Novelty is rare in the world of effects if I judge by the number of “Fuzz Face Clones” that seem to be released every day.
Hologram Electronics is a new company which is off to a ripping start with a pretty interesting pedal, allowing guitarists to create “sequences”. There is a handful of pedals exploring the concept but the Dream Sequence seems very polished, to say the least.
As Ryan Schaefer from Hologram Electronics puts it: “It’s based around a pattern sequencer and ADSR that does octave up/down pitch shifts. It comes with 24 pattern presets, and you can create your own via MIDI or on the pedal itself when put into pattern recorder mode. It also has a digitally controlled analog drive and tone section at the output, so those settings (as well as all the others) can be saved as part of a preset. It also has a “hold” section, that’s similar to a “freeze” type effect, sampling a note and sustaining it indefinitely. You can feed that into the pattern sequencer and create all kinds of drones in addition to arpeggiator style effects. You can also record/play back the knob movements of the shape (ADSR), drive, and tone controls.”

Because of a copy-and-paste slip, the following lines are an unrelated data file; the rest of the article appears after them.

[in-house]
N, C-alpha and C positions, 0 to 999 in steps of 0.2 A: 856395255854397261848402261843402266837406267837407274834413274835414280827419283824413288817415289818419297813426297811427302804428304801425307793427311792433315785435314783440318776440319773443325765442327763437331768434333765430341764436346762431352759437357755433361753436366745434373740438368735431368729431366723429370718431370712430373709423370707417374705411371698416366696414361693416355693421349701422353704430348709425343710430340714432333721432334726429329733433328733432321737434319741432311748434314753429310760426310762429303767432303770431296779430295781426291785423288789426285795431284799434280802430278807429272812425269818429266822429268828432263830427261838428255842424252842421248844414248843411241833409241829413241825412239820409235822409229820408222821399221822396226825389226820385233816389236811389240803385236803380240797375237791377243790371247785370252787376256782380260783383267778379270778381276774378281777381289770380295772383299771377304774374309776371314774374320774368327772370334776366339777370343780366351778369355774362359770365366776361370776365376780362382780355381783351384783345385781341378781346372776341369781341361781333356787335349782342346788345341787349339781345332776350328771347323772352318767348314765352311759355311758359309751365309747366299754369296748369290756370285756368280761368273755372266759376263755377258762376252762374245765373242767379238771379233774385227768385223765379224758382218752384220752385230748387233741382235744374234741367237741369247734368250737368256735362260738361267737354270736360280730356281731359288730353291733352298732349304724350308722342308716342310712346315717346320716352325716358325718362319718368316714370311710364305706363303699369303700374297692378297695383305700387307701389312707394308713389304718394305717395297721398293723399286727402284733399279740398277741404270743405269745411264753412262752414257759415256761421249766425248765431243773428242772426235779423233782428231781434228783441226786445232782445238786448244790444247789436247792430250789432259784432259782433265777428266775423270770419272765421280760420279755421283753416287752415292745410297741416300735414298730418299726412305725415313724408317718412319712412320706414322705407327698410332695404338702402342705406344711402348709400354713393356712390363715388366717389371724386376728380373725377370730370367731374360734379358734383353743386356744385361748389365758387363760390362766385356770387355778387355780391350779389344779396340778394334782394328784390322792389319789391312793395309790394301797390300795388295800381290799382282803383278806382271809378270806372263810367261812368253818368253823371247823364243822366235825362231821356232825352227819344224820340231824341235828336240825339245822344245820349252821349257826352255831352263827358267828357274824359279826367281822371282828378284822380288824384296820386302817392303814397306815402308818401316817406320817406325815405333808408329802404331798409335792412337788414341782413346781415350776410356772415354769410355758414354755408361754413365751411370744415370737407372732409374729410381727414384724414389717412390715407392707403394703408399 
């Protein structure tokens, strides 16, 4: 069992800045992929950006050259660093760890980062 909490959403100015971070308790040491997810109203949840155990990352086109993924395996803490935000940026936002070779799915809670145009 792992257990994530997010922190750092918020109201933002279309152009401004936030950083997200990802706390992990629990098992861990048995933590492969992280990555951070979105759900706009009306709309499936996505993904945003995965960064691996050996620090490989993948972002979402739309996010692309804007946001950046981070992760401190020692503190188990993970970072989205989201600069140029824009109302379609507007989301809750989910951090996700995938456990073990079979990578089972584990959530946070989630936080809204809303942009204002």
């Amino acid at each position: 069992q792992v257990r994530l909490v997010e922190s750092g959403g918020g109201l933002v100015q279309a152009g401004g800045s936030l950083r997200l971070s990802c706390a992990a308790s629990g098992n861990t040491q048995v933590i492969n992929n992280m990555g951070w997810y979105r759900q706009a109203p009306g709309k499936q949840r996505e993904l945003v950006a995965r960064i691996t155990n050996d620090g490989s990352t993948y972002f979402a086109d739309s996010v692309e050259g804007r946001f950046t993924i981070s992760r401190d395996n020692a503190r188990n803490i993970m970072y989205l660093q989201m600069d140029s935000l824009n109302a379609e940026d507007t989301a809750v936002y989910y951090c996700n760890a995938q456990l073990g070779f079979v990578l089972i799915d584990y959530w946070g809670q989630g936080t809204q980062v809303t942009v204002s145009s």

Demo right here (but be warned, you’ll want one after seeing this):
There is a lot of boutique pedal manufacturers nowadays but not that many explore the digital side of things, I mean how many Fuzz Face clones do we need?
Source Audio have been releasing a steady flow of digital pedals over the past few years and the Lunar Phaser caught my ear. It has a pretty interesting stereo sound that seems to magnify the guitar tone. Also, it can be loaded with Flanger and Chorus tones through the Neuro Mobile App, making it a 3 in 1 pedal really:
I stumbled upon a series of videos that Visual Sound released a few years back. They basically got Nashville (but not only) studio guitarists in a studio and asked them to show how they used their pedals.
There are tons of creative ideas in those videos, for every style.
My two favorites are probably Kenny Olson…
… and Michael Elsner, who uses his guitar and Visual Sound pedals in a series soundtrack context, creating all sorts of atmospheres:
Despite its name, it does not come from the Netherlands, the Dutch Kazoo fuzz is hand built in the USA. Its design is not a copy of any well known Fuzz pedal which is quite noteworthy in a market saturated by Fuzz face clones.
It does appear to have some interesting and original sonic capabilities.
Here is a little demo (or click here for the obligatory Gearmanndude demo):